Presentation on theme: "Full-Day Kindergarten: An Advocacy Guide is a resource for NEA leaders, members and staff who are advocating for full-day kindergarten in states across."— Presentation transcript:
Full-Day Kindergarten: An Advocacy Guide is a resource for NEA leaders, members and staff who are advocating for full-day kindergarten in states across the country.
It includes: Research that shows why full-day kindergarten is an effective strategy for closing achievement gaps between students and boosting overall student learning, and why teachers and parents support it. Recommendations for mapping state-level policies and the political landscape pertaining to full-day kindergarten. Resources for planning an effective legislative strategy. Policy priorities and sample legislation created by NEA to inform state-level proposals and campaigns. Examples of effective practices and stories of how coalitions in New Mexico and West Virginia passed full- day kindergarten legislation in their states.
The full-day kindergarten advocacy guide was created through: An examination of scholarly research. Interviews with the publication’s Advisory Group members: Kindergarten teachers, experienced NEA state-level staff and elected leaders. Extensive review of drafts by Advisory Group members, as well as NEA staff and leadership.
Full-Day Kindergarten Helps Close Achievement Gaps: What the Research Says
NEA has embarked on a broad- based initiative to close achievement gaps in American public education. Why is full-day kindergarten an important strategy for closing gaps and boosting overall student achievement?
Research shows that: Children in full-day kindergarten classes show greater reading and mathematics gains than those in half-day classes. Full-day kindergarten can produce long-term educational gains, especially for low-income and minority students. Full-day kindergarten offers social, emotional and intellectual benefits to kindergartners. Five-year-olds are more than ready for the longer school day, and do better in a setting that allows them to learn and explore activities in depth.
Also: Investments in quality early childhood programs generate returns of 3-to-1 or even higher. Full-day kindergarten provides an essential bridge between prekindergarten programs and more structured learning in first grade. In full-day kindergarten classrooms, teachers have more time to get to know kids and identify and address their learning challenges early. Teachers prefer full-day kindergarten. Parents prefer full-day kindergarten.
What Full-Day Kindergarten Should Include: Policy Priorities
For children to reap the benefits of full-day kindergarten, they need more than just additional time in school. NEA has developed a set of policy priorities that should be included in legislation to ensure that kindergarten programs offer young students the best possible learning experiences.
NEA’s Full-Day Kindergarten Policy Priorities Mandatory full-day attendance. Teacher Certification. Class size of about 15 students. Professional development opportunities for educators.
NEA’s Full-Day Kindergarten Policy Priorities (cont.) Full funding of full-day kindergarten programs. Well-rounded curriculum that addresses full child development. Age-appropriate assessments that inform classroom teaching and learning.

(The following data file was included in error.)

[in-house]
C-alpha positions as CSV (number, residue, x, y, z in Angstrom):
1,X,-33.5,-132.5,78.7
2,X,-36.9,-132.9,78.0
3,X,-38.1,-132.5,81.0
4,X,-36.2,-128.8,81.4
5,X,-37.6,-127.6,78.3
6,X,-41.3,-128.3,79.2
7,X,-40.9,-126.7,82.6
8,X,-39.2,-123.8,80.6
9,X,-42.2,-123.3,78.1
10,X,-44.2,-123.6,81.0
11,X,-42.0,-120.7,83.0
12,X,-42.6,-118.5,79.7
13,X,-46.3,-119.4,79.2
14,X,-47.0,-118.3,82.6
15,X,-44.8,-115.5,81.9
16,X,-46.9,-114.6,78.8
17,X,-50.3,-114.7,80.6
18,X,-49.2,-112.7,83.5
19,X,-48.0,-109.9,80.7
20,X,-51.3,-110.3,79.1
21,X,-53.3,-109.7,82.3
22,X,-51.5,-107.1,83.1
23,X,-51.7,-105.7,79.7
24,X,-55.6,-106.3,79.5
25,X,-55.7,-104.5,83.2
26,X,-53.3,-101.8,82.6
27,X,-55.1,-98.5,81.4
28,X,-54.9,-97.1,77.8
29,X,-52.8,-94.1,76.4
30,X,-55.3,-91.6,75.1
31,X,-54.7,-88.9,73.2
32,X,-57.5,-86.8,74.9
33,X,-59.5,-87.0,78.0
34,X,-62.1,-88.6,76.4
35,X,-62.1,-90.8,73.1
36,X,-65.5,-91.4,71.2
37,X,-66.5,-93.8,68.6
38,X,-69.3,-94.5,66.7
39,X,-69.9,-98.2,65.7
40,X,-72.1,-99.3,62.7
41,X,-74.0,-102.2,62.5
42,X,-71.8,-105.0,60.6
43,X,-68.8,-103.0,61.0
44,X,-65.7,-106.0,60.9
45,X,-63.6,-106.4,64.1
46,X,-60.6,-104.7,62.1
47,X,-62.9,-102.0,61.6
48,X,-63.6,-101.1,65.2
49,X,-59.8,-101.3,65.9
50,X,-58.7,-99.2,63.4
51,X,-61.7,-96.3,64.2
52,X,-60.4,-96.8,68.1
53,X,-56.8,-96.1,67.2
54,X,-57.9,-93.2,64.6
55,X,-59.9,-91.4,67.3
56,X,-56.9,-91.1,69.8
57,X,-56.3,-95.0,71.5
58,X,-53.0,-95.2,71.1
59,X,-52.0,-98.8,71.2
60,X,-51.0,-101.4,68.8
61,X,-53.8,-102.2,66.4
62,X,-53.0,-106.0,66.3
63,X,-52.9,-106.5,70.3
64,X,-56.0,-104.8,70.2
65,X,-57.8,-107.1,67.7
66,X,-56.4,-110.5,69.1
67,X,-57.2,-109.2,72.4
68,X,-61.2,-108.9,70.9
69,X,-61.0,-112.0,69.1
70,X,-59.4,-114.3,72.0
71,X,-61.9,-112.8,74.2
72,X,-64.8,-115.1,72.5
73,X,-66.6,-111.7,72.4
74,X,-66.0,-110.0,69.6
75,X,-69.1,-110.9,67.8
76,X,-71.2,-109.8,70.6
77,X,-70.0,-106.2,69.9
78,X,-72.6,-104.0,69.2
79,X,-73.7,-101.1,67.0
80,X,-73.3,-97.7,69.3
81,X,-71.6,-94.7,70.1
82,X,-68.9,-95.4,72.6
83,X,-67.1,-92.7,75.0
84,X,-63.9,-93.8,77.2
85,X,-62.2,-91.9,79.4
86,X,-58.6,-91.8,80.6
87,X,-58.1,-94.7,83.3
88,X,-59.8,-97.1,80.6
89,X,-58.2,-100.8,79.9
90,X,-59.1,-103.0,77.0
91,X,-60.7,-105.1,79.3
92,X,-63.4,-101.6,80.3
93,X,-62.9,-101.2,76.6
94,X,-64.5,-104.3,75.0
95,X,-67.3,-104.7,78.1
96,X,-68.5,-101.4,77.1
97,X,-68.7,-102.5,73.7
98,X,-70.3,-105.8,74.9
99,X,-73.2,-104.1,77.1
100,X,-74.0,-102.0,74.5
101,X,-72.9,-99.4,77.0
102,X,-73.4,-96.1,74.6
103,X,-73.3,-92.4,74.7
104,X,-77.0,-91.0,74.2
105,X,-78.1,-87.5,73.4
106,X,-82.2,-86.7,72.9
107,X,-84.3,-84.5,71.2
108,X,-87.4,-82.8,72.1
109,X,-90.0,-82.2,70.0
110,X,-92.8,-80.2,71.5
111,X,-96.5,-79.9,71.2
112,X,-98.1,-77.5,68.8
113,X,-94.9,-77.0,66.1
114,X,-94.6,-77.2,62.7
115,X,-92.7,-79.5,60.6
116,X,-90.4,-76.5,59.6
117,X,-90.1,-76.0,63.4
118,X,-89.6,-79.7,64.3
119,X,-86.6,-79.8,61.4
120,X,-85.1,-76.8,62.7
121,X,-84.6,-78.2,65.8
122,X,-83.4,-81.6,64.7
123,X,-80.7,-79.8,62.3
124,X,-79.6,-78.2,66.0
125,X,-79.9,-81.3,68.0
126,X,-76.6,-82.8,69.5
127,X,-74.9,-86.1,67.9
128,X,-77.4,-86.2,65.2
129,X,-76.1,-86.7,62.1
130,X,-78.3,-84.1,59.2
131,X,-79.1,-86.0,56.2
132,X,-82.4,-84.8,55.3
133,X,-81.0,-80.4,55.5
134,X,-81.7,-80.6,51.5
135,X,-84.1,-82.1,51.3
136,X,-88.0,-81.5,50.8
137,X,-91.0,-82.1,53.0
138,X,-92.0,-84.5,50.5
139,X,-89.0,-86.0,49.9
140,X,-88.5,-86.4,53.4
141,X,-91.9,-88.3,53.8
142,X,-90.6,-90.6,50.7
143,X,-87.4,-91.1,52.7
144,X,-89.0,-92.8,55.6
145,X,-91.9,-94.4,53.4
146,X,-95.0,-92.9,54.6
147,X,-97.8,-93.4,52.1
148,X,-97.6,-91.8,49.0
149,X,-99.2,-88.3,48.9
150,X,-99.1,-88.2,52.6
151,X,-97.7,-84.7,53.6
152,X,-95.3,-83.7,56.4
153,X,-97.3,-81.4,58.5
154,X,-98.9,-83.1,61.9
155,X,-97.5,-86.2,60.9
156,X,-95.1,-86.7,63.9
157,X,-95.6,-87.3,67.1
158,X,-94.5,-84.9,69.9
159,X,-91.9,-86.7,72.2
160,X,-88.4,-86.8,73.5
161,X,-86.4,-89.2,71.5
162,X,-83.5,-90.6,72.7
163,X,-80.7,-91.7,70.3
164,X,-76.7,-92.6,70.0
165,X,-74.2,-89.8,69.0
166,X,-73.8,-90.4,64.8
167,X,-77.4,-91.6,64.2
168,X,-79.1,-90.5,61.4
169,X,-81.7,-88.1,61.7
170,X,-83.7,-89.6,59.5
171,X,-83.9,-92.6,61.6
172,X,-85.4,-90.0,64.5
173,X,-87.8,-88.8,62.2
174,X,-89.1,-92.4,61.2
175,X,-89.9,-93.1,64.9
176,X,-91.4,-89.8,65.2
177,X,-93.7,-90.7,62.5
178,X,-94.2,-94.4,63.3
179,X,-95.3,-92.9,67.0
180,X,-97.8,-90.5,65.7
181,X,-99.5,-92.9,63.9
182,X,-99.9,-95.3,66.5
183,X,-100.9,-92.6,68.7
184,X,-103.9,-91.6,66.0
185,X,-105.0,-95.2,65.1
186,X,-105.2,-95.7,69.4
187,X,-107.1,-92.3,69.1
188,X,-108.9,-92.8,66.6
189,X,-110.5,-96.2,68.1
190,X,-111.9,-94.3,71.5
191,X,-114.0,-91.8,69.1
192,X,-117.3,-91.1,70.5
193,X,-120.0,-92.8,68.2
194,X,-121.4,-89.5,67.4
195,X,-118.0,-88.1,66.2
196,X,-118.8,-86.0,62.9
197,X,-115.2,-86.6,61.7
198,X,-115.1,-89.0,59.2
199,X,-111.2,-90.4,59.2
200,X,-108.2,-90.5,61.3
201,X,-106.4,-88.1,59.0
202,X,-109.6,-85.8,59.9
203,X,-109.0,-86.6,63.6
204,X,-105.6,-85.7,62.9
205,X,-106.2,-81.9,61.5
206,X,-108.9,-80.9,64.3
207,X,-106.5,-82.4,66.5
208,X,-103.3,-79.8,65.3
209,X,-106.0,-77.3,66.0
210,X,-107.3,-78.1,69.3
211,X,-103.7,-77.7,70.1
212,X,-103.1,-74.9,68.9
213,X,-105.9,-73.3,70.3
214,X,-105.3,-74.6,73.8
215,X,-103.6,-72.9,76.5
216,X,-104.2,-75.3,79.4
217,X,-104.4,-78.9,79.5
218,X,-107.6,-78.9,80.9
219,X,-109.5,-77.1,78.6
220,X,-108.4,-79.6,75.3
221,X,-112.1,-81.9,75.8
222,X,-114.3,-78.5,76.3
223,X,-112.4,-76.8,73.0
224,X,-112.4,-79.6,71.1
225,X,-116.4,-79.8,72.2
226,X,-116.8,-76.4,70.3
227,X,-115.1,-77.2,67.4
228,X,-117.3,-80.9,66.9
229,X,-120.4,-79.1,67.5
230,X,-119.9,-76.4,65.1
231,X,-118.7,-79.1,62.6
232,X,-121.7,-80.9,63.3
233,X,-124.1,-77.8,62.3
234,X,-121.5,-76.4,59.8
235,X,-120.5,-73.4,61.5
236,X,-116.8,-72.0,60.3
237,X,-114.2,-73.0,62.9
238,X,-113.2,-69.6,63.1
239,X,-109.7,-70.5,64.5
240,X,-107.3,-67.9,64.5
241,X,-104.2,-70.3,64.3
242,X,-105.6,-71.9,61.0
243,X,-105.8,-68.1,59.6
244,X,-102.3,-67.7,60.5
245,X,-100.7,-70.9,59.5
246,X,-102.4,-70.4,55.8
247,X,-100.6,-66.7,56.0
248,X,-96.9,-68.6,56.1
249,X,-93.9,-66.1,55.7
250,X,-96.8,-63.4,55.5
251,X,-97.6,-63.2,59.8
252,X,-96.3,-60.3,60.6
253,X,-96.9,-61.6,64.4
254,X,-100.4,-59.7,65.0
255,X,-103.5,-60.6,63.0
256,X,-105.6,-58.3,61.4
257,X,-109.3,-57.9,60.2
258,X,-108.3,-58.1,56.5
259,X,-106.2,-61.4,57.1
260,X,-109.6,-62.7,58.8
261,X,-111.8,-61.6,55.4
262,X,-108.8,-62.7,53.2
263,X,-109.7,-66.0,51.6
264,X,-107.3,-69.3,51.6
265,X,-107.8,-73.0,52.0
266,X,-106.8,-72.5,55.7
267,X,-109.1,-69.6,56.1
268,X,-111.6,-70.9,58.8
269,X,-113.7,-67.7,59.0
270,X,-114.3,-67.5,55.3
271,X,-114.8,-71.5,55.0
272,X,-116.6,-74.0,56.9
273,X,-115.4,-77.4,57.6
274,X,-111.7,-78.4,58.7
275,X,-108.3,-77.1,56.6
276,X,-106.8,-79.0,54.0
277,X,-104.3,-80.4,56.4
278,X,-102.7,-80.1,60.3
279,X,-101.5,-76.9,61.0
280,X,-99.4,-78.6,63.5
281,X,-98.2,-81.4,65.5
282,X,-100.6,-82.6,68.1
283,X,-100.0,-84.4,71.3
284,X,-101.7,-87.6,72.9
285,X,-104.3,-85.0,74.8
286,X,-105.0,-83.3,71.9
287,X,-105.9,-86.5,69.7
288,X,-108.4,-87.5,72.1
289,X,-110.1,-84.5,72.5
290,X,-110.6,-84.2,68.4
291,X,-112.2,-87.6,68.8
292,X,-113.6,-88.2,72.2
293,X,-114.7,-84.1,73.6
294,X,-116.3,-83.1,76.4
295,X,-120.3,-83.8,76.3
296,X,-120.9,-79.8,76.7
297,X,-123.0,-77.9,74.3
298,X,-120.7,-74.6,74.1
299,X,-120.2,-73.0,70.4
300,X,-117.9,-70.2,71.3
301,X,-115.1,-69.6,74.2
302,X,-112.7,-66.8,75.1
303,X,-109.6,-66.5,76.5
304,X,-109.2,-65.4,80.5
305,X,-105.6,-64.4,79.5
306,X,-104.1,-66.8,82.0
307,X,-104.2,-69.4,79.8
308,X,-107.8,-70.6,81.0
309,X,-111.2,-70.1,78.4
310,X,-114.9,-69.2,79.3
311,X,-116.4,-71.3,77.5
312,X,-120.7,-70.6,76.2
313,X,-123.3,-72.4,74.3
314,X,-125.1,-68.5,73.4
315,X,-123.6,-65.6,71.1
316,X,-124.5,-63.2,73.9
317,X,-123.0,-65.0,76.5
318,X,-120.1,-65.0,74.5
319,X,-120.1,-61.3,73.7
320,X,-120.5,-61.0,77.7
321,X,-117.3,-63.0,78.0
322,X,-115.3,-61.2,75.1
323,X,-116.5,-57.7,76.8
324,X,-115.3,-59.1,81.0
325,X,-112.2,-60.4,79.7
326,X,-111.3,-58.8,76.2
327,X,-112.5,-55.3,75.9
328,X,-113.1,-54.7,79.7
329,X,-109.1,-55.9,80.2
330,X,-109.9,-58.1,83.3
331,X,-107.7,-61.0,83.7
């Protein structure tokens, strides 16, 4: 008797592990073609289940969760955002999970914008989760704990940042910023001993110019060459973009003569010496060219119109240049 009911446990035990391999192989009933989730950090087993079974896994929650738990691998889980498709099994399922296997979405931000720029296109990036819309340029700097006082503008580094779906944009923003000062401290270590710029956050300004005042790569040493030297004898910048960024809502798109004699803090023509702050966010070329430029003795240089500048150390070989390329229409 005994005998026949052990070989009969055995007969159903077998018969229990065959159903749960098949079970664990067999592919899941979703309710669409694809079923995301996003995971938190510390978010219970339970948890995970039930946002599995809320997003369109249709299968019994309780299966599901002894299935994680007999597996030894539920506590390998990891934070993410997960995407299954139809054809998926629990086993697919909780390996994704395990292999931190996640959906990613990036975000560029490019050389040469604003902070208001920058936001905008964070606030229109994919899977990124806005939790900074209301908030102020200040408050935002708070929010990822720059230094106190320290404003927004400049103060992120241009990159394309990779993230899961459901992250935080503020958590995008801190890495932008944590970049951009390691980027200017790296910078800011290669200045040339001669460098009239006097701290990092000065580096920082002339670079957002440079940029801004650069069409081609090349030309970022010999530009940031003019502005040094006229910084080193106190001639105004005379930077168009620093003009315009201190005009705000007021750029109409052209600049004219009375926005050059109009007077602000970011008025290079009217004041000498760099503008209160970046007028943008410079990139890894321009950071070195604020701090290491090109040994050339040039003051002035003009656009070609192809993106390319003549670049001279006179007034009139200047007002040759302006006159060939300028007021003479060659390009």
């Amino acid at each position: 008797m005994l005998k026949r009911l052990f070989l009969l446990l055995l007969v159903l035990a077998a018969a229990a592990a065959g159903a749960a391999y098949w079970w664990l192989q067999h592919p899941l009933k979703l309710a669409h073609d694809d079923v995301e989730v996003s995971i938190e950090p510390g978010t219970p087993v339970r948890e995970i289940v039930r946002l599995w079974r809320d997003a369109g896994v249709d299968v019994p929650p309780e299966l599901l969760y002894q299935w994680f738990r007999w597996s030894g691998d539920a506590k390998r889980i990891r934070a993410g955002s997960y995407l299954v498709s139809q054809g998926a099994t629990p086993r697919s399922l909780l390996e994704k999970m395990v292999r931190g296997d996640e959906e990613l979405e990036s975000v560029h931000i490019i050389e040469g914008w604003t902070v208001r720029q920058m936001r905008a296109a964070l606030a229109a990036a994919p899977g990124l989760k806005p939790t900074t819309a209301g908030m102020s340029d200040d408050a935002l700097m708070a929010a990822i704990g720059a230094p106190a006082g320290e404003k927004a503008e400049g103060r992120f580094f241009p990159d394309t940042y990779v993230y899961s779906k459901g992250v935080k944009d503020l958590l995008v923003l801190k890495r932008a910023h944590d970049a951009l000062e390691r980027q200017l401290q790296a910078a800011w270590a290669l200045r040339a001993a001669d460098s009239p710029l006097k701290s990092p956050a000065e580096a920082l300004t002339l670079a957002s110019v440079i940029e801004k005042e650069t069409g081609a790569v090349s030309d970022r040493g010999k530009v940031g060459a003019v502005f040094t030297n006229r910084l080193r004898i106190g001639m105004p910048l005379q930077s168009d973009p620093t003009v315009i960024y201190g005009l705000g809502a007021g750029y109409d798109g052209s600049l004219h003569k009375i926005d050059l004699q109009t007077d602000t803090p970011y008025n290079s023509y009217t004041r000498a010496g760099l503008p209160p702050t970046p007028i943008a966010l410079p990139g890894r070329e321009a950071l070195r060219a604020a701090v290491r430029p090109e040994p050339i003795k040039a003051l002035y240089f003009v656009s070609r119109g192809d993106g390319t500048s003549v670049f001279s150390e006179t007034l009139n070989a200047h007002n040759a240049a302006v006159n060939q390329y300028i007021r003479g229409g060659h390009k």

Mapping the Landscape of Full-Day Kindergarten in Your State
First step: Developing a keen understanding of the political terrain as it relates to full-day kindergarten. What should you consider?
Current Context: How full-day kindergarten relates to early education and prekindergarten. The status of kindergarten in your state. The price tag of full-day kindergarten. Ways to pay for full-day kindergarten. What it would take to develop a legislative strategy.
Resources: Organizational commitment to the campaign. Examples of effective full-day kindergarten programs in your state. What other states have done.
People: Potential coalition partners. Parents. Kindergarten and other teachers’ views. Education support professionals. Your opposition.
Organizing Tools: Before, During and After the Campaign
Mapping the landscape is just the beginning. But where do you go from there?
Build the coalition. Identify the groups you want and need to work with. Begin reaching out to group representatives. Get buy-in and support, perhaps using a memorandum of agreement. Decide who will do what.
Launch the campaign. Work with partner groups to conduct additional research and finalize a policy proposal. Develop a plan and timeline for implementing your proposal. Develop key messages to support your campaign, and to address the oppositions arguments. Put together a communications plan that keeps everyone on the same page, and the press actively involved.
Sustain momentum and move forward after passage (or failure).
Other tools included in the advocacy guide include: State stories from New Mexico and West Virginia. Talking points for advocates. Common arguments against full-day kindergarten, and counterarguments for advocates. Model legislation developed by NEA.
To download Full-Day Kindergarten: An Advocacy Guide, visit: resources-earlychildhood.html. For hardcopies of the guide, Darlene Brooks at